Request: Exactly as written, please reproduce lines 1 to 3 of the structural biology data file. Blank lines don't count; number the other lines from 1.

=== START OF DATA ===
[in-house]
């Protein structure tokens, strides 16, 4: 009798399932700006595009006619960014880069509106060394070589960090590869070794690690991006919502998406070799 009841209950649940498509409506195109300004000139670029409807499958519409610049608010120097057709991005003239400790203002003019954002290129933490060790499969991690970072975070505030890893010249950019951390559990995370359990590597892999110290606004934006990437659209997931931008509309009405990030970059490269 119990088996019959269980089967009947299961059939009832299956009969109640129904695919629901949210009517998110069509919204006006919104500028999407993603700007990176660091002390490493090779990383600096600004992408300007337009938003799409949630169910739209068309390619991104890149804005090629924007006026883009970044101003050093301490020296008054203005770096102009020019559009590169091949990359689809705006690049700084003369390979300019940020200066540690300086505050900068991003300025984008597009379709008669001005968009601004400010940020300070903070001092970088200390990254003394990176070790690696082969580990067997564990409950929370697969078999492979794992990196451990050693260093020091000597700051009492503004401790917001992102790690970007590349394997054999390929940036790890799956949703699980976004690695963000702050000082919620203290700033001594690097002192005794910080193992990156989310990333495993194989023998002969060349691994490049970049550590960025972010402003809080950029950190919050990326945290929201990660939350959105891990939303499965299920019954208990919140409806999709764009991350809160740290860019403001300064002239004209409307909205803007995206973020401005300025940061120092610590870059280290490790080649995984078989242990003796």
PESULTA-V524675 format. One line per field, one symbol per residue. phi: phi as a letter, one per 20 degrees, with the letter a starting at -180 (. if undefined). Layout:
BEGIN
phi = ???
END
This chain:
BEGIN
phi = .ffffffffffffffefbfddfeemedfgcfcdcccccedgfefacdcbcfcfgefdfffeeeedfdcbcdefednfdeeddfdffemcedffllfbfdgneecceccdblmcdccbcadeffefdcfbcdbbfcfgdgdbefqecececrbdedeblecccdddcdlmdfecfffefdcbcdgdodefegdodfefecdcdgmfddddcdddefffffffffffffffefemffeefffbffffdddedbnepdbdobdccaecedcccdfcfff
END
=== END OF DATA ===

[in-house]
């Protein structure tokens, strides 16, 4: 009798399932700006595009006619960014880069509106060394070589960090590869070794690690991006919502998406070799 009841209950649940498509409506195109300004000139670029409807499958519409610049608010120097057709991005003239400790203002003019954002290129933490060790499969991690970072975070505030890893010249950019951390559990995370359990590597892999110290606004934006990437659209997931931008509309009405990030970059490269 119990088996019959269980089967009947299961059939009832299956009969109640129904695919629901949210009517998110069509919204006006919104500028999407993603700007990176660091002390490493090779990383600096600004992408300007337009938003799409949630169910739209068309390619991104890149804005090629924007006026883009970044101003050093301490020296008054203005770096102009020019559009590169091949990359689809705006690049700084003369390979300019940020200066540690300086505050900068991003300025984008597009379709008669001005968009601004400010940020300070903070001092970088200390990254003394990176070790690696082969580990067997564990409950929370697969078999492979794992990196451990050693260093020091000597700051009492503004401790917001992102790690970007590349394997054999390929940036790890799956949703699980976004690695963000702050000082919620203290700033001594690097002192005794910080193992990156989310990333495993194989023998002969060349691994490049970049550590960025972010402003809080950029950190919050990326945290929201990660939350959105891990939303499965299920019954208990919140409806999709764009991350809160740290860019403001300064002239004209409307909205803007995206973020401005300025940061120092610590870059280290490790080649995984078989242990003796």
PESULTA-V524675 format. One line per field, one symbol per residue. phi: phi as a letter, one per 20 degrees, with the letter a starting at -180 (. if undefined). Layout: